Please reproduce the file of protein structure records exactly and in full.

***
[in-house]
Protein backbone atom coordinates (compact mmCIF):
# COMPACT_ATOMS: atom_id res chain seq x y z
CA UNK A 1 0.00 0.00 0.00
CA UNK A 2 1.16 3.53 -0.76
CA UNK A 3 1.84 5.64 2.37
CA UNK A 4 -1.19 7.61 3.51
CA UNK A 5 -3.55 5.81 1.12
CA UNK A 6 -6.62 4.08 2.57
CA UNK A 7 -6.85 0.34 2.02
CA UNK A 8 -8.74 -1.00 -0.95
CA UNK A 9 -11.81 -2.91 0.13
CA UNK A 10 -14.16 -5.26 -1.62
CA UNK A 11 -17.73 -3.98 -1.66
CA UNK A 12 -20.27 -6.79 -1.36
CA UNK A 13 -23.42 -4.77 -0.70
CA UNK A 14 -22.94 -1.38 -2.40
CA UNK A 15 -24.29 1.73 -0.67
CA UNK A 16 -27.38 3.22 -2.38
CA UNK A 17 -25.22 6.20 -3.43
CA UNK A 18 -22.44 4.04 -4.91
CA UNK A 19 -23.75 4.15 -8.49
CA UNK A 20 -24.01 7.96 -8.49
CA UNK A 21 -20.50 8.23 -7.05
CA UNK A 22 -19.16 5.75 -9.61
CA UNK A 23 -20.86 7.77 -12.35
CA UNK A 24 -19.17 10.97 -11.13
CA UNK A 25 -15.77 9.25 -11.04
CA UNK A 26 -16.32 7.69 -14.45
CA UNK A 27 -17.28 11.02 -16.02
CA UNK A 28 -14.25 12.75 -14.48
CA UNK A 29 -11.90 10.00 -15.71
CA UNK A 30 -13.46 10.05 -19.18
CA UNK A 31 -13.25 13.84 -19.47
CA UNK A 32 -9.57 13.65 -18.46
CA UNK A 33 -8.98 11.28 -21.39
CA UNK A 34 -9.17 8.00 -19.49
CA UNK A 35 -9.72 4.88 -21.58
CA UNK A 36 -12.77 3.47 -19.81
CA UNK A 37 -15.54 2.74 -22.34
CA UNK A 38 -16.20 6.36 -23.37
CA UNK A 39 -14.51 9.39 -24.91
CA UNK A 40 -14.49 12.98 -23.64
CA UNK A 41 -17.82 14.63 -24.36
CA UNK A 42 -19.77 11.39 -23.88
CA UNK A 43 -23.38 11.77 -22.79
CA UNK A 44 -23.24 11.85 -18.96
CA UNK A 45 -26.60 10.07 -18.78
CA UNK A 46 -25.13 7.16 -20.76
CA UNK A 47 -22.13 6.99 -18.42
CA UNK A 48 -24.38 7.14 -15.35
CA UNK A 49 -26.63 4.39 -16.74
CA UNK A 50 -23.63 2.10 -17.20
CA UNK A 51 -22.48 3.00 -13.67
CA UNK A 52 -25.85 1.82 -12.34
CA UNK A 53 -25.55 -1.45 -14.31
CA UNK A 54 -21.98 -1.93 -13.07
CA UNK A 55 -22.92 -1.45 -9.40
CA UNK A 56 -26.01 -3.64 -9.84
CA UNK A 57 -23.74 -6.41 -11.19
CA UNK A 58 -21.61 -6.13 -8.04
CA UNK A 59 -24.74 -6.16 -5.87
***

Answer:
[in-house]
Protein backbone atom coordinates (compact mmCIF):
# COMPACT_ATOMS: atom_id res chain seq x y z
CA UNK A 1 0.00 0.00 0.00
CA UNK A 2 1.16 3.53 -0.76
CA UNK A 3 1.84 5.64 2.37
CA UNK A 4 -1.19 7.61 3.51
CA UNK A 5 -3.55 5.81 1.12
CA UNK A 6 -6.62 4.08 2.57
CA UNK A 7 -6.85 0.34 2.02
CA UNK A 8 -8.74 -1.00 -0.95
CA UNK A 9 -11.81 -2.91 0.13
CA UNK A 10 -14.16 -5.26 -1.62
CA UNK A 11 -17.73 -3.98 -1.66
CA UNK A 12 -20.27 -6.79 -1.36
CA UNK A 13 -23.42 -4.77 -0.70
CA UNK A 14 -22.94 -1.38 -2.40
CA UNK A 15 -24.29 1.73 -0.67
CA UNK A 16 -27.38 3.22 -2.38
CA UNK A 17 -25.22 6.20 -3.43
CA UNK A 18 -22.44 4.04 -4.91
CA UNK A 19 -23.75 4.15 -8.49
CA UNK A 20 -24.01 7.96 -8.49
CA UNK A 21 -20.50 8.23 -7.05
CA UNK A 22 -19.16 5.75 -9.61
CA UNK A 23 -20.86 7.77 -12.35
CA UNK A 24 -19.17 10.97 -11.13
CA UNK A 25 -15.77 9.25 -11.04
CA UNK A 26 -16.32 7.69 -14.45
CA UNK A 27 -17.28 11.02 -16.02
CA UNK A 28 -14.25 12.75 -14.48
CA UNK A 29 -11.90 10.00 -15.71
CA UNK A 30 -13.46 10.05 -19.18
CA UNK A 31 -13.25 13.84 -19.47
CA UNK A 32 -9.57 13.65 -18.46
CA UNK A 33 -8.98 11.28 -21.39
CA UNK A 34 -9.17 8.00 -19.49
CA UNK A 35 -9.72 4.88 -21.58
CA UNK A 36 -12.77 3.47 -19.81
CA UNK A 37 -15.54 2.74 -22.34
CA UNK A 38 -16.20 6.36 -23.37
CA UNK A 39 -14.51 9.39 -24.91
CA UNK A 40 -14.49 12.98 -23.64
CA UNK A 41 -17.82 14.63 -24.36
CA UNK A 42 -19.77 11.39 -23.88
CA UNK A 43 -23.38 11.77 -22.79
CA UNK A 44 -23.24 11.85 -18.96
CA UNK A 45 -26.60 10.07 -18.78
CA UNK A 46 -25.13 7.16 -20.76
CA UNK A 47 -22.13 6.99 -18.42
CA UNK A 48 -24.38 7.14 -15.35
CA UNK A 49 -26.63 4.39 -16.74
CA UNK A 50 -23.63 2.10 -17.20
CA UNK A 51 -22.48 3.00 -13.67
CA UNK A 52 -25.85 1.82 -12.34
CA UNK A 53 -25.55 -1.45 -14.31
CA UNK A 54 -21.98 -1.93 -13.07
CA UNK A 55 -22.92 -1.45 -9.40
CA UNK A 56 -26.01 -3.64 -9.84
CA UNK A 57 -23.74 -6.41 -11.19
CA UNK A 58 -21.61 -6.13 -8.04
CA UNK A 59 -24.74 -6.16 -5.87